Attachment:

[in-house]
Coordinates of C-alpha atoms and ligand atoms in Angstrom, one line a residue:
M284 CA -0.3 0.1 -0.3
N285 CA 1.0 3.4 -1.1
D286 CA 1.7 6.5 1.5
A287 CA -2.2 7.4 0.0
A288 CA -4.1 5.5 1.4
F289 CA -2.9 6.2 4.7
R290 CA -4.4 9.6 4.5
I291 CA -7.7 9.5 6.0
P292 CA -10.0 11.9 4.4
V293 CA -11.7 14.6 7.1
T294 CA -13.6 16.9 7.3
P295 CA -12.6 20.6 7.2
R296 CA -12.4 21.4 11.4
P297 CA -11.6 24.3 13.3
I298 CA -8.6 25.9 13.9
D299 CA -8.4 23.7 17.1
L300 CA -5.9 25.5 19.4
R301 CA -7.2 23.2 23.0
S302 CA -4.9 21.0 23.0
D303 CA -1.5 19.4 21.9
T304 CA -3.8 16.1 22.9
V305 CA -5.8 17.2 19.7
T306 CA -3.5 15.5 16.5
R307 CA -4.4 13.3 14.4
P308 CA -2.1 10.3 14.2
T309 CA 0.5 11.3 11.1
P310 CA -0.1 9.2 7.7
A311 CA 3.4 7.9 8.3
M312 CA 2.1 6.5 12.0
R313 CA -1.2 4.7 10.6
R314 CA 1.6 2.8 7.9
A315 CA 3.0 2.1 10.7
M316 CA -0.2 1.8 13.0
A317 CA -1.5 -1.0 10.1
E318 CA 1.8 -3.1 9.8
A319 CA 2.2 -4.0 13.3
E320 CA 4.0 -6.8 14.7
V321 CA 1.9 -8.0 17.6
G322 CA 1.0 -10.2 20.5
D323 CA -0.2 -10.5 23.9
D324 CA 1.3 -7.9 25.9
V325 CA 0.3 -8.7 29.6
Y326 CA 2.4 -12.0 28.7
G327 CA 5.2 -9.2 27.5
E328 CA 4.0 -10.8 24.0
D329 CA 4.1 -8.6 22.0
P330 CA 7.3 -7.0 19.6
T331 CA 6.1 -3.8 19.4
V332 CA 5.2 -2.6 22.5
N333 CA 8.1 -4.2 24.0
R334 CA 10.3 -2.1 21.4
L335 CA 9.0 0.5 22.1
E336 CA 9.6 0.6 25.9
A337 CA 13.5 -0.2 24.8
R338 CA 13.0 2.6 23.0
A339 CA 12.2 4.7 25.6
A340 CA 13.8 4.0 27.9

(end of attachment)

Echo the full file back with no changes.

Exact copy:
[in-house]
Coordinates of C-alpha atoms and ligand atoms in Angstrom, one line a residue:
M284 CA -0.3 0.1 -0.3
N285 CA 1.0 3.4 -1.1
D286 CA 1.7 6.5 1.5
A287 CA -2.2 7.4 0.0
A288 CA -4.1 5.5 1.4
F289 CA -2.9 6.2 4.7
R290 CA -4.4 9.6 4.5
I291 CA -7.7 9.5 6.0
P292 CA -10.0 11.9 4.4
V293 CA -11.7 14.6 7.1
T294 CA -13.6 16.9 7.3
P295 CA -12.6 20.6 7.2
R296 CA -12.4 21.4 11.4
P297 CA -11.6 24.3 13.3
I298 CA -8.6 25.9 13.9
D299 CA -8.4 23.7 17.1
L300 CA -5.9 25.5 19.4
R301 CA -7.2 23.2 23.0
S302 CA -4.9 21.0 23.0
D303 CA -1.5 19.4 21.9
T304 CA -3.8 16.1 22.9
V305 CA -5.8 17.2 19.7
T306 CA -3.5 15.5 16.5
R307 CA -4.4 13.3 14.4
P308 CA -2.1 10.3 14.2
T309 CA 0.5 11.3 11.1
P310 CA -0.1 9.2 7.7
A311 CA 3.4 7.9 8.3
M312 CA 2.1 6.5 12.0
R313 CA -1.2 4.7 10.6
R314 CA 1.6 2.8 7.9
A315 CA 3.0 2.1 10.7
M316 CA -0.2 1.8 13.0
A317 CA -1.5 -1.0 10.1
E318 CA 1.8 -3.1 9.8
A319 CA 2.2 -4.0 13.3
E320 CA 4.0 -6.8 14.7
V321 CA 1.9 -8.0 17.6
G322 CA 1.0 -10.2 20.5
D323 CA -0.2 -10.5 23.9
D324 CA 1.3 -7.9 25.9
V325 CA 0.3 -8.7 29.6
Y326 CA 2.4 -12.0 28.7
G327 CA 5.2 -9.2 27.5
E328 CA 4.0 -10.8 24.0
D329 CA 4.1 -8.6 22.0
P330 CA 7.3 -7.0 19.6
T331 CA 6.1 -3.8 19.4
V332 CA 5.2 -2.6 22.5
N333 CA 8.1 -4.2 24.0
R334 CA 10.3 -2.1 21.4
L335 CA 9.0 0.5 22.1
E336 CA 9.6 0.6 25.9
A337 CA 13.5 -0.2 24.8
R338 CA 13.0 2.6 23.0
A339 CA 12.2 4.7 25.6
A340 CA 13.8 4.0 27.9